The Andrews Government in Victoria on Wednesday voted down a motion in State Parliament seeking support for the native timber industry. The Nationals Member for Eastern Victoria Region Melina Bath who raised the motion said the Andrews Government would go down as the most anti-regional regime in Victoria’s history. Source: Timberbiz
“Labor’s arrogant disregard for regional industries and people is unprecedented,” she said.
“Daniel Andrews native timber ‘transition plan’ is nothing more than a sham, hastily rushed through his inner circle in order to protect green votes.”
Jaclyn Symes, Labor’s Minister responsible for native timber harvesting chose to stay silent, clearly unable to defend her party’s ideologically driven decision.
While Labor’s Member for Eastern Victoria Region, Harriet Shing openly admitted that the shutdown of native timber industry would create enormous pain within Eastern Victoria, she failed to acknowledge the devastation this would have on country communities.
Ms Bath said she was bitterly disappointed, but not surprised by Harriet Shing turning her back on Gippsland families.
“Ms Shing was elected to represent Gippslanders, but yesterday in State Parliament she abandoned our communities and adopted the party line to support and defended city centric Daniel Andrews green agenda,” said Ms Bath.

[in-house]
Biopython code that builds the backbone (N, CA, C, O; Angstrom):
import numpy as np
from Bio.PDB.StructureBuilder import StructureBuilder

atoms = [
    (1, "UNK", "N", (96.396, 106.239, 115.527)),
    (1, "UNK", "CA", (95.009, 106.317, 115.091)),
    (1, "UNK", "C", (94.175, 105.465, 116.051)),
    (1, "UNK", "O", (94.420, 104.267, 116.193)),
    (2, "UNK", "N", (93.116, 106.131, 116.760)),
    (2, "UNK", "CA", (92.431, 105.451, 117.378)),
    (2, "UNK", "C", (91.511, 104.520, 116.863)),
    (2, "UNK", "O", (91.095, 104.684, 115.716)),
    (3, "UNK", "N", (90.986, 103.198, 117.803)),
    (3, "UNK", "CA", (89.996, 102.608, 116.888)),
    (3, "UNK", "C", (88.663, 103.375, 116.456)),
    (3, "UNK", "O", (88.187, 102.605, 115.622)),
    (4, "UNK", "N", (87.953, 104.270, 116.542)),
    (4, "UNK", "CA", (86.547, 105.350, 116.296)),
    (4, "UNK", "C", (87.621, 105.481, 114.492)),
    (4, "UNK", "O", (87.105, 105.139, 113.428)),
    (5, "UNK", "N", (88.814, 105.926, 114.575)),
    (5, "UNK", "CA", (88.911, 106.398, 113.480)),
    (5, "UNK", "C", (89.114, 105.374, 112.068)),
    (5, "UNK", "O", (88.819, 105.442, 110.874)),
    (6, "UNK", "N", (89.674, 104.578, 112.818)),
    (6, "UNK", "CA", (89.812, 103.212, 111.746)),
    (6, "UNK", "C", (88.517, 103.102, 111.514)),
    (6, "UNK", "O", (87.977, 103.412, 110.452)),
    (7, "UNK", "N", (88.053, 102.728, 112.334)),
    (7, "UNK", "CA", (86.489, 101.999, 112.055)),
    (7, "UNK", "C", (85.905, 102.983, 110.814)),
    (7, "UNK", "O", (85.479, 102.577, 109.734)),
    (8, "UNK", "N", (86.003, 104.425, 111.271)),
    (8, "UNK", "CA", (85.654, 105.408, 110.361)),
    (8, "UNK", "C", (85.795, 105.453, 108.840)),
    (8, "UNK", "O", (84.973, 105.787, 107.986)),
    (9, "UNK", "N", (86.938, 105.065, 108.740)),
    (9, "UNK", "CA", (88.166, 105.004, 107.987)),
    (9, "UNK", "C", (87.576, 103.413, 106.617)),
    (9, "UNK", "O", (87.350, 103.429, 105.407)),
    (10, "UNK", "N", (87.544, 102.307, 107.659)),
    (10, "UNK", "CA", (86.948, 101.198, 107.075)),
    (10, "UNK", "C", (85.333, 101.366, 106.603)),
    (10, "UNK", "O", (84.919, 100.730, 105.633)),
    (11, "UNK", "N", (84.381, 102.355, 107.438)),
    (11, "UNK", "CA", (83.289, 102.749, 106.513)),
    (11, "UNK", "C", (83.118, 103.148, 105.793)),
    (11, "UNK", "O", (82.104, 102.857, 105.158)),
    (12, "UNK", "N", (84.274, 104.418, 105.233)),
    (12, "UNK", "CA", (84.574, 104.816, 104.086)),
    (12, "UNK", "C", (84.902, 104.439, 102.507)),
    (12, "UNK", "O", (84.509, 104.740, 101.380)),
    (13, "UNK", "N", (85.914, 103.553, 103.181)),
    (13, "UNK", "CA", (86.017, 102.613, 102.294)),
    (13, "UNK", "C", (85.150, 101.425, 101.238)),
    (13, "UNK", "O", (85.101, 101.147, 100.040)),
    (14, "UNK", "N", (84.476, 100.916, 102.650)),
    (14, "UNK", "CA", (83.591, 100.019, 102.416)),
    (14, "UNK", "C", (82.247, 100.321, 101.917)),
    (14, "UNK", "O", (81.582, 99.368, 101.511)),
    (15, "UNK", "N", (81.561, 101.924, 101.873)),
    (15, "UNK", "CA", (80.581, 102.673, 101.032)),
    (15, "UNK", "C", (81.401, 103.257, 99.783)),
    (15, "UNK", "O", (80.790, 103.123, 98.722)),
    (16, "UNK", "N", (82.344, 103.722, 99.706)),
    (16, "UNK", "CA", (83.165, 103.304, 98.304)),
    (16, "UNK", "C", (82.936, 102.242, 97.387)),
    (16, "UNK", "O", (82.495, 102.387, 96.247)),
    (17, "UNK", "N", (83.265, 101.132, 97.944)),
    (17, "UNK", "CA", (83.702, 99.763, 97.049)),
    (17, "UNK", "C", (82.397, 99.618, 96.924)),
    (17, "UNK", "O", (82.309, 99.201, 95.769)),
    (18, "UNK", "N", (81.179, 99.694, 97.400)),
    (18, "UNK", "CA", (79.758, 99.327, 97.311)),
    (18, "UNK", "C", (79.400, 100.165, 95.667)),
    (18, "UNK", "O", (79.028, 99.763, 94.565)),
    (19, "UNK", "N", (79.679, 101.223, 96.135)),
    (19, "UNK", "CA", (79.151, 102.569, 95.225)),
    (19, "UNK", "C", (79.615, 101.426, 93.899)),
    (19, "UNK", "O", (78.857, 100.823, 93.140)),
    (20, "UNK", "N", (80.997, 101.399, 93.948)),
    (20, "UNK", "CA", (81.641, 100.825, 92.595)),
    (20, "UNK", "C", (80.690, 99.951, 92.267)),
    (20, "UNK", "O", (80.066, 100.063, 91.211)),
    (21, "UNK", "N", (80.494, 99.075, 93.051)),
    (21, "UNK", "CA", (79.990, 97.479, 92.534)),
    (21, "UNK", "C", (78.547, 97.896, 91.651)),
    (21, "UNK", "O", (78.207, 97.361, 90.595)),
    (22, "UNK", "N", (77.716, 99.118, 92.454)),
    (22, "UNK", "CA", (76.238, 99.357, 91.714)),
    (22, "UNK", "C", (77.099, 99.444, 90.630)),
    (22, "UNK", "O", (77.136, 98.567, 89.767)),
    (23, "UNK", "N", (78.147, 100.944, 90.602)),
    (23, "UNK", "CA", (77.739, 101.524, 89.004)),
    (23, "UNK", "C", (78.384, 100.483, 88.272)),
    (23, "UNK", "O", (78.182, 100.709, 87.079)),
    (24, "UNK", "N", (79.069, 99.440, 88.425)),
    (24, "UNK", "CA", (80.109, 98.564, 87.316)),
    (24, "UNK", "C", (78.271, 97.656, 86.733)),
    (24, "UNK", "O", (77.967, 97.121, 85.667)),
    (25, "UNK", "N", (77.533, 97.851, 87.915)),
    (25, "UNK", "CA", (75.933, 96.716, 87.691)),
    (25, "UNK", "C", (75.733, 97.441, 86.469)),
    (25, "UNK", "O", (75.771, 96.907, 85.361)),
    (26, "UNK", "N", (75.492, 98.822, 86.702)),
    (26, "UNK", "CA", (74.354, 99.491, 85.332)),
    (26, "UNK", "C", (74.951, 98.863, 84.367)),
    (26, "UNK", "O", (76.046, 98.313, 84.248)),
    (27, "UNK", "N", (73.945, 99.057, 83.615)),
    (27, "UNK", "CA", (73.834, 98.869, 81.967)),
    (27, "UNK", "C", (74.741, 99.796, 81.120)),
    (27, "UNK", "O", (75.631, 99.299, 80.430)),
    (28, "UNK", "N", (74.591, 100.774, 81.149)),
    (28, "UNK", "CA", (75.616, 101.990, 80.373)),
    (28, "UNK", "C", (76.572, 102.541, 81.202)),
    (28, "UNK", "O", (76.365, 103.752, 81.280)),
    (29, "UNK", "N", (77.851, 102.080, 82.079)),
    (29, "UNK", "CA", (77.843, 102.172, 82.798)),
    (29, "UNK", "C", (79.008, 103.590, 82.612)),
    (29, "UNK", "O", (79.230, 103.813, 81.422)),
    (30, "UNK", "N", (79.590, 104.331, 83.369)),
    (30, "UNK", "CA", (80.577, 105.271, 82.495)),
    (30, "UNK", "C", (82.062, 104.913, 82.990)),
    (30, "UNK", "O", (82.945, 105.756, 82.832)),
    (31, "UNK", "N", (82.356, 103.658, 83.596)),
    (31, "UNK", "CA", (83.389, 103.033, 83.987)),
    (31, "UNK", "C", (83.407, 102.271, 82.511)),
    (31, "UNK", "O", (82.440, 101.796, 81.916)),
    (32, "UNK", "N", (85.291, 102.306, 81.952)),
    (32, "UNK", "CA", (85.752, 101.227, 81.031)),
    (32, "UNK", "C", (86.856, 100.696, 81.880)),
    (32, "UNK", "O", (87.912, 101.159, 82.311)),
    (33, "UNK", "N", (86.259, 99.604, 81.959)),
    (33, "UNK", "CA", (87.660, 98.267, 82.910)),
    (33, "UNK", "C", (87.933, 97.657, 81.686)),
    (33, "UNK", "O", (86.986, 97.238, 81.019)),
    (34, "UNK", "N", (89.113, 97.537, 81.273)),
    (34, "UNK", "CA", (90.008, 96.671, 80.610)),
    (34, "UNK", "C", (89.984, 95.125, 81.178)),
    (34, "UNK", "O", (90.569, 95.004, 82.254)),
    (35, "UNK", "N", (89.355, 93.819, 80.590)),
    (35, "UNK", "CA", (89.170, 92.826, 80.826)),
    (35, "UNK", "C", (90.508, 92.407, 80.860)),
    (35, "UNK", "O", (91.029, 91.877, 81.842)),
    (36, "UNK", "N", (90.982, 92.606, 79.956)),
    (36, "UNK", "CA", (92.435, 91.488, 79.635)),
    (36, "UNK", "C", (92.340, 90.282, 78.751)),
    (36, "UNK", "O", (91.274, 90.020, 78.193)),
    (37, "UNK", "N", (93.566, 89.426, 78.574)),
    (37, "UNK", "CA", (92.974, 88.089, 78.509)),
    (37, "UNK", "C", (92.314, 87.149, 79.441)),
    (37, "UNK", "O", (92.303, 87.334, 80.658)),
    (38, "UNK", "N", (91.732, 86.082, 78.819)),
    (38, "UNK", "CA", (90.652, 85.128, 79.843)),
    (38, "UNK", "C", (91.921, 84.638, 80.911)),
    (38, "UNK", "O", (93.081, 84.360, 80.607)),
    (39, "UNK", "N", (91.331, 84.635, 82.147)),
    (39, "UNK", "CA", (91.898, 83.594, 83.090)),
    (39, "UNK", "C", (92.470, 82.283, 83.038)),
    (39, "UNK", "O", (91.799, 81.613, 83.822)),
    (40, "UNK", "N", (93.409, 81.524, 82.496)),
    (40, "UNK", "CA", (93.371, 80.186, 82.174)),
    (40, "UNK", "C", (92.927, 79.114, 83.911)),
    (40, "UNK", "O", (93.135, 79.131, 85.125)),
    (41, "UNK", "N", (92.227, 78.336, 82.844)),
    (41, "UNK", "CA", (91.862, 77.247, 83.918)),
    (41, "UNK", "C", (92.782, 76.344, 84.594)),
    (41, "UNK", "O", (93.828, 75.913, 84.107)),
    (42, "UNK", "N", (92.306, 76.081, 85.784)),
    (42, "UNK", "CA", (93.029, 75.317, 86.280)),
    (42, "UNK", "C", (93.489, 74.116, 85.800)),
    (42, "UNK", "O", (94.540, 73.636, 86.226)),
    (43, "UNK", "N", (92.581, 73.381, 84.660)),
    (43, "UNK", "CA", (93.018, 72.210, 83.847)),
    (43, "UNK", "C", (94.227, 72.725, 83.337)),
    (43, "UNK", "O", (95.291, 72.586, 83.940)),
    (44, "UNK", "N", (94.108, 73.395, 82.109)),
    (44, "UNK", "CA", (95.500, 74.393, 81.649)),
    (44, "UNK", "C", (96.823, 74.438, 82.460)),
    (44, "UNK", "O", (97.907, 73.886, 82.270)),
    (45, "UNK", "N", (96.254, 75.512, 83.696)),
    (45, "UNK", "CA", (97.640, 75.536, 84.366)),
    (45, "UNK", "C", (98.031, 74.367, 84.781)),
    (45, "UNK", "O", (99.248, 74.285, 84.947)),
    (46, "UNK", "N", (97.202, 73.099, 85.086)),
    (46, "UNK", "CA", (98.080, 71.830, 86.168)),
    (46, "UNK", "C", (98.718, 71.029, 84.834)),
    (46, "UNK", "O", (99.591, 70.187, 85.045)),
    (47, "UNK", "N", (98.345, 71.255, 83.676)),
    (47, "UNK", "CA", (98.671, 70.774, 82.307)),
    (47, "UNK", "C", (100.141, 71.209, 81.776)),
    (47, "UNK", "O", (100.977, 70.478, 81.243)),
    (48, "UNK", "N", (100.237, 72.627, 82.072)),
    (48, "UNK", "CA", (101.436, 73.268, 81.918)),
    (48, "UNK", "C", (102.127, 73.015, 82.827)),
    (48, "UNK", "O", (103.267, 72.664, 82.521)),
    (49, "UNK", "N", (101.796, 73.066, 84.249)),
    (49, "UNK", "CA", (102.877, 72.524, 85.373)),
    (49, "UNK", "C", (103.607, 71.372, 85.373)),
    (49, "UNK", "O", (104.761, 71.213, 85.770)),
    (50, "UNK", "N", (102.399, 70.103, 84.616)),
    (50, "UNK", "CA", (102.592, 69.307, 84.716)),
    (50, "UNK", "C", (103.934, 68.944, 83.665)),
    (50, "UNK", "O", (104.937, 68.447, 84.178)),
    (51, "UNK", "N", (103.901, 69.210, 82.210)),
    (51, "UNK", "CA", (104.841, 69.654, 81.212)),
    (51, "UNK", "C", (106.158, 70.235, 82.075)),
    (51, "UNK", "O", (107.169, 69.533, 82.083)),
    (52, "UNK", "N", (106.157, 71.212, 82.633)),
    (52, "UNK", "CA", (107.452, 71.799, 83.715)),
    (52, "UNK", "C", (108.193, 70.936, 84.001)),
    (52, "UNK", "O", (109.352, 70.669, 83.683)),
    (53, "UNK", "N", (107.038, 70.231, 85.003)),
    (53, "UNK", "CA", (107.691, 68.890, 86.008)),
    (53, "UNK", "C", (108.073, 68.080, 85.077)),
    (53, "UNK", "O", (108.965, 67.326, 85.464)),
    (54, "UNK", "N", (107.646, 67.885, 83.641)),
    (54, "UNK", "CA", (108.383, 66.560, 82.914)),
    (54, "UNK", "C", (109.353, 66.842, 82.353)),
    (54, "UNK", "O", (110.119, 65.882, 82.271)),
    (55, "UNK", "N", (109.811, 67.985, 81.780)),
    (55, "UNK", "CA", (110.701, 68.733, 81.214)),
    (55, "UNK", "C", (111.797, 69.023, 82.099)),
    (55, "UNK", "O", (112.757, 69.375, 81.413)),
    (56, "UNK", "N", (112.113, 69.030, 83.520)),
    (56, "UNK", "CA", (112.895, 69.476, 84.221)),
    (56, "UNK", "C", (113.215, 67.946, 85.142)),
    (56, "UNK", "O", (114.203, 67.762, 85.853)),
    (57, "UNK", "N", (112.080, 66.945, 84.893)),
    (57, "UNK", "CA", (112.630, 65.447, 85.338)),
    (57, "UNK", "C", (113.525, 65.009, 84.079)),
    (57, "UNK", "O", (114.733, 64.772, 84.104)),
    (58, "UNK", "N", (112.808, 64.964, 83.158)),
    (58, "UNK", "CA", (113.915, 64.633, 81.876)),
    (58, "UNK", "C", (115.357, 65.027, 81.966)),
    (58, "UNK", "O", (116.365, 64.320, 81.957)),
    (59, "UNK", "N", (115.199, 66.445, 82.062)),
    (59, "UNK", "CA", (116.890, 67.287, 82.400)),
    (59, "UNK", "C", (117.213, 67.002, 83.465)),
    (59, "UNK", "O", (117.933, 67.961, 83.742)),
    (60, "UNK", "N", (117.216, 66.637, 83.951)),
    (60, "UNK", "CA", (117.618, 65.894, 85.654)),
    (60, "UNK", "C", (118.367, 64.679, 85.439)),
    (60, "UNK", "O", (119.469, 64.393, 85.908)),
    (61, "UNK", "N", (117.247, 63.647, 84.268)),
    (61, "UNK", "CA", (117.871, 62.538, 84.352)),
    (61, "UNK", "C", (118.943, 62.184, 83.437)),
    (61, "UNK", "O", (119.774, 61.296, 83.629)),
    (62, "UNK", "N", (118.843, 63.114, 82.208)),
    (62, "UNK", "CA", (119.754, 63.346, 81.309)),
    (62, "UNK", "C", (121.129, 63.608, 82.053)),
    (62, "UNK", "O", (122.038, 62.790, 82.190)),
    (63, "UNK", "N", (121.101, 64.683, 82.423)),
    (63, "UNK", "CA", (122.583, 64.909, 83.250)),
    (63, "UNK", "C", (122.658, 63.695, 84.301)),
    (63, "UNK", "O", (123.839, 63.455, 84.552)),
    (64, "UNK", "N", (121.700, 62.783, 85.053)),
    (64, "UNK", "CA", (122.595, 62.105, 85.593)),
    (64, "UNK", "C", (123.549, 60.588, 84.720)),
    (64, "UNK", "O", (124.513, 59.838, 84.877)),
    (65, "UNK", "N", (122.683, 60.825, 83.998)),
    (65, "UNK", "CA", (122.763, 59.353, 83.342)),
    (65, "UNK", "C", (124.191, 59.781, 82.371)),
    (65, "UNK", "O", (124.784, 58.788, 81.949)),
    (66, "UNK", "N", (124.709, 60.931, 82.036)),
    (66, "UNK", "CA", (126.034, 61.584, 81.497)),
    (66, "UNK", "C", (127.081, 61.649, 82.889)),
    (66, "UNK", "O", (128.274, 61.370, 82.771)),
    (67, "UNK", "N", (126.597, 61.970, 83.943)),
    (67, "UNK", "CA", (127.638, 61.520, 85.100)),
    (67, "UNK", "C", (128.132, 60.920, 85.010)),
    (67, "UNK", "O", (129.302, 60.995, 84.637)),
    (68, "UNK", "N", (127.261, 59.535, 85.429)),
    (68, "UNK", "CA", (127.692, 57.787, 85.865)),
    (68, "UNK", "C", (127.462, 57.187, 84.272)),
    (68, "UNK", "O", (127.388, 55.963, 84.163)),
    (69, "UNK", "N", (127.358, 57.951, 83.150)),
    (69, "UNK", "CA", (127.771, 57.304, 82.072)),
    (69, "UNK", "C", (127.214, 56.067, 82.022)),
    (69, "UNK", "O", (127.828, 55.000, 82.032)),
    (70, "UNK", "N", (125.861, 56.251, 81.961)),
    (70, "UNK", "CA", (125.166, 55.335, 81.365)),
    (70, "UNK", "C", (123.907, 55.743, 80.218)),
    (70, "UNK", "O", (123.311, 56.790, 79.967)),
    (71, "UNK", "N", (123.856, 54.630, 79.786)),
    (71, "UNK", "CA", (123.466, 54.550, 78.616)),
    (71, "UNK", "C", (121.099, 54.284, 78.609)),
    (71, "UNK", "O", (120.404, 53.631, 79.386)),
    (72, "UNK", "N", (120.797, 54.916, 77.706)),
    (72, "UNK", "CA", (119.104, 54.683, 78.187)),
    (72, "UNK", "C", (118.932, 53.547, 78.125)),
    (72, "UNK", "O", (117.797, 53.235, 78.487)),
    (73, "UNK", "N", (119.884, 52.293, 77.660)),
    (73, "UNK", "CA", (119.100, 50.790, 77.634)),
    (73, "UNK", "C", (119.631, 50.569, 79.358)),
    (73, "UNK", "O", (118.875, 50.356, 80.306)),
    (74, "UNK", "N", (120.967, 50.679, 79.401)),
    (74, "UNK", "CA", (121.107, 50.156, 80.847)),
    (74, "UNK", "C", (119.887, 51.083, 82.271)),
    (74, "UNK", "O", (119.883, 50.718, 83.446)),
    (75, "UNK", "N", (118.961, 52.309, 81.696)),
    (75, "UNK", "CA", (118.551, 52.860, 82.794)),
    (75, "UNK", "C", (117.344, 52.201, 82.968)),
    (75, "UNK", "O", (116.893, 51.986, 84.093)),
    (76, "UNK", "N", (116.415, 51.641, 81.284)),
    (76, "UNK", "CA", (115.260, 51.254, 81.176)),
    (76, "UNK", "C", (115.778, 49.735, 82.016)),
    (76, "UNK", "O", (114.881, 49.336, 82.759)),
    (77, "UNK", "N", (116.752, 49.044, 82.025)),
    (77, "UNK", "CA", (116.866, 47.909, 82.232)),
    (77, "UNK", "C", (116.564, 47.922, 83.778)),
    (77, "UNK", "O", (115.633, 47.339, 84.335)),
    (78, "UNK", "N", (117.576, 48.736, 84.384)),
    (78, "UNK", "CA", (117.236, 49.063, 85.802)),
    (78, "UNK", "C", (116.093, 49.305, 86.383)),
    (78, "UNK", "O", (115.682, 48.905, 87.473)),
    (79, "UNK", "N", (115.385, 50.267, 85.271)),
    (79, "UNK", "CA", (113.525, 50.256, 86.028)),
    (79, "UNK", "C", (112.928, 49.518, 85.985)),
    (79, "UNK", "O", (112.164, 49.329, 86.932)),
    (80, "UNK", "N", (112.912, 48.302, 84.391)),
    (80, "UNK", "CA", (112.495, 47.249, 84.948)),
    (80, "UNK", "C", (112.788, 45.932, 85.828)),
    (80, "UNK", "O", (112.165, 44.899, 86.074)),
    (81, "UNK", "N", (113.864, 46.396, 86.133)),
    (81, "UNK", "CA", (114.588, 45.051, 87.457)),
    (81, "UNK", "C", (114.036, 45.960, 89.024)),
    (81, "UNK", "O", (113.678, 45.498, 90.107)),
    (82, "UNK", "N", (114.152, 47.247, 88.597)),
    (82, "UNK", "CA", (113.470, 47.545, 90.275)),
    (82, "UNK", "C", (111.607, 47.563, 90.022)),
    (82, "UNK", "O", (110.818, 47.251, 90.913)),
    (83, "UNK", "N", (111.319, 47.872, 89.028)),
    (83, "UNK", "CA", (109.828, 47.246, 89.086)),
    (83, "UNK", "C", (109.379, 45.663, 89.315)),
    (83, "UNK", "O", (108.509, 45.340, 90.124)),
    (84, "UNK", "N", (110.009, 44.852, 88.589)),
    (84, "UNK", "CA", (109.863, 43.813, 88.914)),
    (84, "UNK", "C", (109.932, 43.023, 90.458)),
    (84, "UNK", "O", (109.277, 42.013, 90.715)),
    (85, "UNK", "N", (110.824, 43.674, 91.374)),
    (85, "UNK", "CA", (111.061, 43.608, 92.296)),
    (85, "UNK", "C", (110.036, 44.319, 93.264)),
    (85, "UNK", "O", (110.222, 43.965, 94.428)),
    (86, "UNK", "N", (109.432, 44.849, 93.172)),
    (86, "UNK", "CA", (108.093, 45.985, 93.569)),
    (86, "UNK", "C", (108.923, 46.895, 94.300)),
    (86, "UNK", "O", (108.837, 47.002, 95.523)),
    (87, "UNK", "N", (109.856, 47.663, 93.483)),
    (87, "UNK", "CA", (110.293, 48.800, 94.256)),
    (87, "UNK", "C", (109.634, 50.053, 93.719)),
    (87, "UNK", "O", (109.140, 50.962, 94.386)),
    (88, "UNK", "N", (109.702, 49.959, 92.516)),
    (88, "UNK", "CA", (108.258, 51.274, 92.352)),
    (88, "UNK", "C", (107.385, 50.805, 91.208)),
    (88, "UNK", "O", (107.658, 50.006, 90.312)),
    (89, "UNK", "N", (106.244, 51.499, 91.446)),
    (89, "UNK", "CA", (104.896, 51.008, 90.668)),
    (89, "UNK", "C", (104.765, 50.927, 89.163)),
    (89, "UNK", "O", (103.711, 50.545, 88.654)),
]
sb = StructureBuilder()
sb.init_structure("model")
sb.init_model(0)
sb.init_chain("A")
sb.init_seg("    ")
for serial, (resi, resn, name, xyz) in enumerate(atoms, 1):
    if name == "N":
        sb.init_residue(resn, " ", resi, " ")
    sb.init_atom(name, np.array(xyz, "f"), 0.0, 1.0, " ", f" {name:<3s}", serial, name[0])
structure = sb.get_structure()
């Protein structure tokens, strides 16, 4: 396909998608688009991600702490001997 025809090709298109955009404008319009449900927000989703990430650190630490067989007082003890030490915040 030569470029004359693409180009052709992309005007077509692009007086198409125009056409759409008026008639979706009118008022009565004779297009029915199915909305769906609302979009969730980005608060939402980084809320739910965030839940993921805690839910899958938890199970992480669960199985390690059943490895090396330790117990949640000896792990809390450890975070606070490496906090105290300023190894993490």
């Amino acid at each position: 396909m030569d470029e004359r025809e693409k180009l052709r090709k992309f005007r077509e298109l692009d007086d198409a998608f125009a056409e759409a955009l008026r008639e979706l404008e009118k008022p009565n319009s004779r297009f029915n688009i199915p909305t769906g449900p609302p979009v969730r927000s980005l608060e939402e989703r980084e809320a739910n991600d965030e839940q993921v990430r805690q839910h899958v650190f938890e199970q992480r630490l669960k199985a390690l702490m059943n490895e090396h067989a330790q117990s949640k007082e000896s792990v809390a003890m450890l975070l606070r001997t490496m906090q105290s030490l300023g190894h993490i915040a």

“Ms Shing has sold out our communities and all timber workers by failing to fight for these jobs.”
Ms Bath said the Andrews Government had systematically destroyed another regional industry in Victoria.
“Labor has condemned the future thousands of rural workers and their families by not abandoning the native timber industry,” said Ms Bath.
“Regional Victorians are sick and tired of Daniel Andrews’ arrogance and his green agenda.
“The ripple effect of Labor’s destruction of regional industries will obliterate country communities turning some into ghost towns.
“Make no mistake, regional Victorians are livid with this decision and their anger at Labor will continue to fester and grow after today.
“While I am disappointed the motion was lost, our fight to protect regional communities, families and a sustainable native timber industry is not over,” Ms Bath said.